We successfully used Crowdscan to gain insights into park visitor numbers over a three-month period. Simultaneously, we conducted a QR code survey, informing people about our crowd flow monitoring efforts and inviting them to participate in a survey about their perception of the park, why they visited it, and how often they frequented it. This combination of quantitative data from the sensors and qualitative data from the survey provided us with a comprehensive understanding of park usage and visitor perceptions.
QR code engagement was a vital component of our approach. It helped us gauge the receptiveness of residents to such solutions. We selected Stanborough Park for this initiative because recent climate adaptation improvements had been implemented there. Our goal was to determine if we could replicate the same solutions in other locations where we still needed to implement them, such as Wielwijk Park.
From the outset of our tests in Stanborough Park, we had replication in mind. The project in Stanborough Park spanned a relatively short duration of three months, designed to test the solutions and assess their feasibility for replication elsewhere in Dordrecht, including Wielwijk Park and the new city park under development.
What’s particularly interesting is the potential to combine data from different sensors, such as climate change effects, climate adaptation measures, park usage, and visitor experiences. This integrated approach allows us to gain a more holistic view and uncover relationships between these data sets. For example, we can examine whether people are more inclined to visit areas with more shade during hot days, and if this pattern changes during cooler weather. Understanding these relationships can inform urban design decisions, potentially leading to different design principles and adaptations based on data-driven insights.
How do you address privacy issues of monitoring through solutions like Crowdscan?
Privacy is a paramount concern when it comes to monitoring solutions like Crowdscan. We take this issue very seriously. In some instances, we have unfortunately encountered vandalism in locations where we’ve deployed sensors, including Wielwijk Park. Incidents involved individuals tampering with the sensors or removing them from their locations, disrupting the measurement installations. While the sensors themselves weren’t damaged, this interference affected data collection.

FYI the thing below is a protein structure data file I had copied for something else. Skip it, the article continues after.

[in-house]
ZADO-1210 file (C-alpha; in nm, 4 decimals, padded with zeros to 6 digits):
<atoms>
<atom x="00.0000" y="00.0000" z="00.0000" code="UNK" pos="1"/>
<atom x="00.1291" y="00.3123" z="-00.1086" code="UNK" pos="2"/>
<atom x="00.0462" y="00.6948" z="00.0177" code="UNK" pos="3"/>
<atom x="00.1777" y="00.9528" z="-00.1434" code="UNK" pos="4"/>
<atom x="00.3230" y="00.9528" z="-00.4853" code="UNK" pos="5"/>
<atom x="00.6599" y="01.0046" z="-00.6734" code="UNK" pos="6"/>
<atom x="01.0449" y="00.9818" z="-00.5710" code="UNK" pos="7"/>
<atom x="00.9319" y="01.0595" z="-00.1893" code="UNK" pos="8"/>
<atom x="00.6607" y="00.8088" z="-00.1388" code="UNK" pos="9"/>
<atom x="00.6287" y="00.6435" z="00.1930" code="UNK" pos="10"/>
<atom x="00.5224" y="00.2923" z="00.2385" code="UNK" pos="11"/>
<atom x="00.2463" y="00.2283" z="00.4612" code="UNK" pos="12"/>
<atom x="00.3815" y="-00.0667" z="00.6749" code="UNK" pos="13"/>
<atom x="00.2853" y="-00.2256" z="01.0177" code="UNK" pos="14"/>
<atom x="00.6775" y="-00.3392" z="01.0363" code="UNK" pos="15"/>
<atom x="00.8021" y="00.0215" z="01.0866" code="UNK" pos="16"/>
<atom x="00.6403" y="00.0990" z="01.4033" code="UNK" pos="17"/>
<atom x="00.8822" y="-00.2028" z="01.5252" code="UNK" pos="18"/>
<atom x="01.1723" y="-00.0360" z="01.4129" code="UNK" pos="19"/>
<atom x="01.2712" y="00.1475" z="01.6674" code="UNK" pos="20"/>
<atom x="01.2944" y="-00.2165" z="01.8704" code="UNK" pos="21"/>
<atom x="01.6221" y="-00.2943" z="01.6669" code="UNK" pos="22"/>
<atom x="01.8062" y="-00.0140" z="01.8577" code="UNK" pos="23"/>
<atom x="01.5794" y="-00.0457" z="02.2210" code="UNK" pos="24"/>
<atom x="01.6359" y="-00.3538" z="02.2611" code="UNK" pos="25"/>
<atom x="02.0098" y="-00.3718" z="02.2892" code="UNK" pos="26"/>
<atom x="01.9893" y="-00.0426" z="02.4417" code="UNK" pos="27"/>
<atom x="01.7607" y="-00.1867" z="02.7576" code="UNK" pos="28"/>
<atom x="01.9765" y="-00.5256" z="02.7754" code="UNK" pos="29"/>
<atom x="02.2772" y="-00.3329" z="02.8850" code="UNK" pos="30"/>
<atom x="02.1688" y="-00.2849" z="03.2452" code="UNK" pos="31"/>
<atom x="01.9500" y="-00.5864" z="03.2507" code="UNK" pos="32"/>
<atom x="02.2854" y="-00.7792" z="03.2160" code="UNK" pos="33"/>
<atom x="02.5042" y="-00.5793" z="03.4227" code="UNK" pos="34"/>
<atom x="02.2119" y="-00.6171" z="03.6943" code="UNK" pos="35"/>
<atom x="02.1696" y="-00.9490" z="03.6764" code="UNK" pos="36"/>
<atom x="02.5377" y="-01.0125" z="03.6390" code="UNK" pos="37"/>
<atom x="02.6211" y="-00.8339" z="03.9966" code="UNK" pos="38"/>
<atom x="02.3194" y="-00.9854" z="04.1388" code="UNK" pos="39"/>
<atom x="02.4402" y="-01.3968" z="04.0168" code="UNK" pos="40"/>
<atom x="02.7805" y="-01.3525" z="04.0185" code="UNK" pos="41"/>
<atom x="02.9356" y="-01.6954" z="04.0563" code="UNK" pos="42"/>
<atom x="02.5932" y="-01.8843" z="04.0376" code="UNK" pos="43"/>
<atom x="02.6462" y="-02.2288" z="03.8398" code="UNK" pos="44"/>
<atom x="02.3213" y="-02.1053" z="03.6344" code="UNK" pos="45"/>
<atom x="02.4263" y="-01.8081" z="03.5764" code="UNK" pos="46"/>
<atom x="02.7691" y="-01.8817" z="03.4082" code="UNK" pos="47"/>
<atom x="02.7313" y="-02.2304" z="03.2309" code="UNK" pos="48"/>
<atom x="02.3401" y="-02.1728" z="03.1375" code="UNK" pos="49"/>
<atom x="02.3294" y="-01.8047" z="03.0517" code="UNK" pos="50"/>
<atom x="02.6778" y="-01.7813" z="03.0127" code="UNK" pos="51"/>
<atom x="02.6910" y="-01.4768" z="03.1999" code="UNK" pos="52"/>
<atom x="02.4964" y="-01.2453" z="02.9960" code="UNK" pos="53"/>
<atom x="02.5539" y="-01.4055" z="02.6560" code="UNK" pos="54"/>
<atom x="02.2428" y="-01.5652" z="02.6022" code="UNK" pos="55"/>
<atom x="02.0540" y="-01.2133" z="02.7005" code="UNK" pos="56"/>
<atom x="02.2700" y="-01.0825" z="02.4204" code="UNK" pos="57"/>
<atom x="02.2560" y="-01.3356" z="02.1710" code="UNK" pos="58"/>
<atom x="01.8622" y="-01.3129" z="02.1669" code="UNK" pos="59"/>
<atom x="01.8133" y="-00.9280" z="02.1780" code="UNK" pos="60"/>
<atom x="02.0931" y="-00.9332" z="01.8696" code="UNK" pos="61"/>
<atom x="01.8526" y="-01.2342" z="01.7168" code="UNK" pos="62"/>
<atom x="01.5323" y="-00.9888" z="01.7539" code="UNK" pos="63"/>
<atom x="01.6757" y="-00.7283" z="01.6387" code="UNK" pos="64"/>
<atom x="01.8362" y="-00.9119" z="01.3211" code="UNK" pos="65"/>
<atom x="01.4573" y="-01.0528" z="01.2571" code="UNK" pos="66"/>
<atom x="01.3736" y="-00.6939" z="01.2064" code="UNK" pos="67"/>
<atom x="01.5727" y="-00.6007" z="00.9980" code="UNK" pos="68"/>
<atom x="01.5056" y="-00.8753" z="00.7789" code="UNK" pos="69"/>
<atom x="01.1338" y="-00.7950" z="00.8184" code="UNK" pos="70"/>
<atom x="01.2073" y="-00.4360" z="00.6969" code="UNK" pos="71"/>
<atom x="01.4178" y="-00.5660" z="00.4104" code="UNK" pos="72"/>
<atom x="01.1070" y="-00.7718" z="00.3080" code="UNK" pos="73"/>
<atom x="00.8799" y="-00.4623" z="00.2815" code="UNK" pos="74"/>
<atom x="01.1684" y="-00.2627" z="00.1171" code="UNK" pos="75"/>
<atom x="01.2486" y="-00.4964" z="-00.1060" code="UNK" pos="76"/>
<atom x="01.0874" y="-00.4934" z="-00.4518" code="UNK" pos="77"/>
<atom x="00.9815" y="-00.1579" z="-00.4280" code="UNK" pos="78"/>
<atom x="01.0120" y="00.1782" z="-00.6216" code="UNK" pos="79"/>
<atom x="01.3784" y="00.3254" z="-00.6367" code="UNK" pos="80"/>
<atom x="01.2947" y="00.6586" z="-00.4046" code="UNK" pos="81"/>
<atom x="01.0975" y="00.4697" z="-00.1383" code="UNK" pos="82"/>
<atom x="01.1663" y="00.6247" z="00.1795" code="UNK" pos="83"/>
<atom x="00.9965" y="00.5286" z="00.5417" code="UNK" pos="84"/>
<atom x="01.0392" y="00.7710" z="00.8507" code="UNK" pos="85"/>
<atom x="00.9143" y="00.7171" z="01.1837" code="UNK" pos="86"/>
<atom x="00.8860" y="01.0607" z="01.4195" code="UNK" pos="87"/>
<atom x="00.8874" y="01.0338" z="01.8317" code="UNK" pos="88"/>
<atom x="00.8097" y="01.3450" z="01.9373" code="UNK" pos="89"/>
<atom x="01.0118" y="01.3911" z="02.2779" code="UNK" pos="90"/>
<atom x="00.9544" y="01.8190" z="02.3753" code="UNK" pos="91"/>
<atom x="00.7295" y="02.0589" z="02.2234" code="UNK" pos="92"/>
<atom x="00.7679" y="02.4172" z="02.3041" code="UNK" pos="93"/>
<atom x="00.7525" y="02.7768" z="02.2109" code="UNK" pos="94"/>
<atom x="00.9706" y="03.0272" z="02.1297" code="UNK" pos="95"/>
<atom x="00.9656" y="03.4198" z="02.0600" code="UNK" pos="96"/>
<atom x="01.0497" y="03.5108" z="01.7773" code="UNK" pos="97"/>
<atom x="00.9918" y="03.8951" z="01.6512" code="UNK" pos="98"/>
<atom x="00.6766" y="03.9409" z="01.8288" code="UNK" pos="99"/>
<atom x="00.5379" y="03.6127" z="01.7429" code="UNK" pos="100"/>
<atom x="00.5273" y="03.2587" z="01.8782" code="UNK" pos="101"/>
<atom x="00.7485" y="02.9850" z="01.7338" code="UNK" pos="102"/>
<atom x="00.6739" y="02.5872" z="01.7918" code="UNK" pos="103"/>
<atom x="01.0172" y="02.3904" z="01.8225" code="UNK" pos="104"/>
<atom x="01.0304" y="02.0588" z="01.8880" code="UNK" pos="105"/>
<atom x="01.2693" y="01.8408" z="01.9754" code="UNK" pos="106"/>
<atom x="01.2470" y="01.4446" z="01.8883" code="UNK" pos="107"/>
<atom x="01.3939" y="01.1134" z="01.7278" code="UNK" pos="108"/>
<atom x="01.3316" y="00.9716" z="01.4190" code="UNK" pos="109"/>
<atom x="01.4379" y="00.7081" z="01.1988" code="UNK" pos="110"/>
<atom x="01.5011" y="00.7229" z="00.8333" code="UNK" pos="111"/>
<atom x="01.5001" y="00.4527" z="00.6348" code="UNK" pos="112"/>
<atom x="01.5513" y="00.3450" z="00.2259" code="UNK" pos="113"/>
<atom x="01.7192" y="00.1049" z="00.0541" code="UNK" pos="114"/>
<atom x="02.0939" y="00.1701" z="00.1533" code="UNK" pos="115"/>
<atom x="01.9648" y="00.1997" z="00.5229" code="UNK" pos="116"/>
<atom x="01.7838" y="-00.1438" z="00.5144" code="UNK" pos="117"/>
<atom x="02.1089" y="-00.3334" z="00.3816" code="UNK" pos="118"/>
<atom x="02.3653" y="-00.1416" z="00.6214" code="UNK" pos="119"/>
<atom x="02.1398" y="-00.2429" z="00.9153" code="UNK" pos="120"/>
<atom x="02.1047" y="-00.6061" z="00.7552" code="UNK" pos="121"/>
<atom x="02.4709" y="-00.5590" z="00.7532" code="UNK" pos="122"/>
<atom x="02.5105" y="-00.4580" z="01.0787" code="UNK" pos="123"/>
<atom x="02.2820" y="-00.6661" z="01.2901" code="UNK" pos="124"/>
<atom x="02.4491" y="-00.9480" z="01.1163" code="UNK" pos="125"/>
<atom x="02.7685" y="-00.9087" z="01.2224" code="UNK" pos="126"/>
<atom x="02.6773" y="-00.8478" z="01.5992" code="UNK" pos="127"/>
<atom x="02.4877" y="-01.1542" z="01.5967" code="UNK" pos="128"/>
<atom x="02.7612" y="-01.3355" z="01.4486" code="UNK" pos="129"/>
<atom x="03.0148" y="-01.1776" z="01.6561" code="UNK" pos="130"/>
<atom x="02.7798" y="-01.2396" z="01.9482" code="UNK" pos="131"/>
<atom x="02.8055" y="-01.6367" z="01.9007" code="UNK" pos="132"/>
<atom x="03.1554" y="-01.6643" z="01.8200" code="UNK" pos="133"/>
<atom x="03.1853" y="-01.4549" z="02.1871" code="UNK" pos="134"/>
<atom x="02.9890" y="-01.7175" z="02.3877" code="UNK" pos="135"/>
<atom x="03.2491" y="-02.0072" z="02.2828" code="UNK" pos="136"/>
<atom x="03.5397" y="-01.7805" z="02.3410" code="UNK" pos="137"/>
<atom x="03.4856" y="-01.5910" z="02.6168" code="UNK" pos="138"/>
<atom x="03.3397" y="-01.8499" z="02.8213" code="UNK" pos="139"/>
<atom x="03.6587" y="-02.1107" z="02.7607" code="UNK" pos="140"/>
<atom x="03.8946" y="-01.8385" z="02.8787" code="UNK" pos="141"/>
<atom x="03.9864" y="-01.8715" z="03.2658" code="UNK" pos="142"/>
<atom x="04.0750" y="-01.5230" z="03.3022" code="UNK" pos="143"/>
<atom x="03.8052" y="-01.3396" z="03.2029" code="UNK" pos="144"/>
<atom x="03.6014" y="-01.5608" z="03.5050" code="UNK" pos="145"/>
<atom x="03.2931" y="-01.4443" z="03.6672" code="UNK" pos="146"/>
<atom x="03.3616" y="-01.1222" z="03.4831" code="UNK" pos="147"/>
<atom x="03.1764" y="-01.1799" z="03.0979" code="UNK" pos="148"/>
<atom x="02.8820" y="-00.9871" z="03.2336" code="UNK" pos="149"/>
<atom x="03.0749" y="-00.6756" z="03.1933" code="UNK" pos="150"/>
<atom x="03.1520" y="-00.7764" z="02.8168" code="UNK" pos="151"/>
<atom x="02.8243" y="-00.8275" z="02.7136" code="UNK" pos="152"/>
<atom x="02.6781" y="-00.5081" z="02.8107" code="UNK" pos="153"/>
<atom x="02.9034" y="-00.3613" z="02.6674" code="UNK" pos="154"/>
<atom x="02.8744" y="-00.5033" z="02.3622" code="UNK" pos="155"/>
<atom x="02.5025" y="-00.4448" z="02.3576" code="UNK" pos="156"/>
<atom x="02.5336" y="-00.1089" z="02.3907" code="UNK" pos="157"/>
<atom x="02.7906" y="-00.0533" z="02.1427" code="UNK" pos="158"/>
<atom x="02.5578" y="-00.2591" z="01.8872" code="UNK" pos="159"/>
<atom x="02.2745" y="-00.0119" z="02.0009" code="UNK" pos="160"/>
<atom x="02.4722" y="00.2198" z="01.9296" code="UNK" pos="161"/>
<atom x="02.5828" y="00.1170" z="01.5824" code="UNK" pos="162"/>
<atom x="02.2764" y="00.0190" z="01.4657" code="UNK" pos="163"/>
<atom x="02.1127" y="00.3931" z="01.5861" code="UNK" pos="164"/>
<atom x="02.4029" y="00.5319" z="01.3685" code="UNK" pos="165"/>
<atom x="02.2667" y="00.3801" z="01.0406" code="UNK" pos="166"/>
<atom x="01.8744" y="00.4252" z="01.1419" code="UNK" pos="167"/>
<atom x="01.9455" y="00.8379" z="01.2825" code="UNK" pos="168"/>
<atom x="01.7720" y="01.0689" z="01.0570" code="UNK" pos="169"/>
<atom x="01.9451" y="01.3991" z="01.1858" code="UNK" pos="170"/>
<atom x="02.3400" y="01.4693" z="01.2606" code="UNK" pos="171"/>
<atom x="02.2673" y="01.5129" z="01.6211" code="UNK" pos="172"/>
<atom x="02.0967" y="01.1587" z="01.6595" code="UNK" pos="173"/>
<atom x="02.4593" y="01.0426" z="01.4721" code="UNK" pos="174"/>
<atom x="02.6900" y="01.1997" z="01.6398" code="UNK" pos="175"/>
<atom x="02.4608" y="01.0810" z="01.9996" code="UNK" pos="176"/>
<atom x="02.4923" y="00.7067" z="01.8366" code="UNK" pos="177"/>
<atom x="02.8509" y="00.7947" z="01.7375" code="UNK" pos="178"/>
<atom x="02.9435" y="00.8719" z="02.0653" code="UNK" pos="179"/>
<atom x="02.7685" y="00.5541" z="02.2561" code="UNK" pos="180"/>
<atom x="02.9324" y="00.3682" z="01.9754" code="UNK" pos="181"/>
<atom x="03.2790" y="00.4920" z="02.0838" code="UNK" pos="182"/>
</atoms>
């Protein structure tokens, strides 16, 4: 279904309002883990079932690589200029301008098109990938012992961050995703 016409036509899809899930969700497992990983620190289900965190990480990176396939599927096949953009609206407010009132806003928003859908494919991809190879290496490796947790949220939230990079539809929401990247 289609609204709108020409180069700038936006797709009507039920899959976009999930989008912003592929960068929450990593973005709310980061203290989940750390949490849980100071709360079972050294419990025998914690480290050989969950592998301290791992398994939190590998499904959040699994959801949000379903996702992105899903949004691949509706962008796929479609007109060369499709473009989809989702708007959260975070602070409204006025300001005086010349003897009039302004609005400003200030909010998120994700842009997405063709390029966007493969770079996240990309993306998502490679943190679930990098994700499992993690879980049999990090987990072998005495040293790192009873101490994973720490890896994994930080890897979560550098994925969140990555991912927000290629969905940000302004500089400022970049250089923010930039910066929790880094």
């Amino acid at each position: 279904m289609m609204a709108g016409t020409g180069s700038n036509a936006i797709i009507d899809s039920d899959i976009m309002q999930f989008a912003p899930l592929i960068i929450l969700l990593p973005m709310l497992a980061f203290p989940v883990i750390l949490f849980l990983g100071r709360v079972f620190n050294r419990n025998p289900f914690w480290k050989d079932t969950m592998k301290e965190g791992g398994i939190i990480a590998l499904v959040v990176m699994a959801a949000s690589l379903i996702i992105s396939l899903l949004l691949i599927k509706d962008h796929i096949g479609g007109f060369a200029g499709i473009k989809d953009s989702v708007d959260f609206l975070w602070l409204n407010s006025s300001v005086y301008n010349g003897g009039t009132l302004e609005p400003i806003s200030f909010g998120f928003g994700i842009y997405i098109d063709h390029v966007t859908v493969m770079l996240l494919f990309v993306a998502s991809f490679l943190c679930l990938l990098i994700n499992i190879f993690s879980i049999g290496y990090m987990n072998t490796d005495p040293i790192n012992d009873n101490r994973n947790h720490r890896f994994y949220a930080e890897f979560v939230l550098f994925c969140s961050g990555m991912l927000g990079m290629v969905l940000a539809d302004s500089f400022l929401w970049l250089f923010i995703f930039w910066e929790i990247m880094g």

To ease concerns and raise awareness about the privacy features of these sensors, we installed information billboards. These billboards explain the purpose of our monitoring efforts, why we’re conducting them, and emphasise the high level of privacy protection (110% privacy proof) built into the technology. The goal was to address any privacy concerns and reassure residents that their data was being handled responsibly.
Despite our efforts to inform and provide transparency, vandalism incidents persisted, suggesting that those who engaged in such activities had motivations beyond privacy concerns.
The issue of privacy also led us to reconsider monitoring efforts in other areas, like the city centre. In the past, we conducted measurements using different technology, such as Wi-Fi signals or cameras. However, these methods were found to be lacking in privacy protection, which prompted us to discontinue those measurements. We are currently exploring the possibility of using sensors similar to those used in Stanborough Park in the city centre, as these sensors offer a higher level of privacy protection, aligning with our commitment to safeguarding individuals’ privacy while collecting valuable data for urban planning and climate adaptation purposes.
In addition to making climate adaptive changes in the park, and working with citizen science and monitoring of environmental indicators, the solutions that you have been involved in are also designed to monitor or assess how the park and new green spaces are being used and perceived. Why is this important information to gather and how are you doing this?
Monitoring the usage and perception of parks and green spaces is of immense importance in our work. There’s a distinction between the measurements we conduct in public spaces, which indeed help us understand the effects of our climate adaptation measures. This data is instrumental in refining our design choices and even in persuading our colleagues of the benefits and necessity of climate adaptation. Internal resistance can be a challenge at times, and having concrete evidence of the effectiveness of our initiatives helps reinforce the message.
In municipalities, including ours, there’s often a tendency to invest in projects and then move on to the next priority without much consideration for ongoing monitoring and evaluation. Unlike businesses, where accountability and demonstrating the impact of measures are integral, municipal cultures tend to prioritise ambitions and future plans over post-implementation evaluation. This cultural difference underscores the need for a shift in how municipalities approach monitoring and the assessment of measure effectiveness.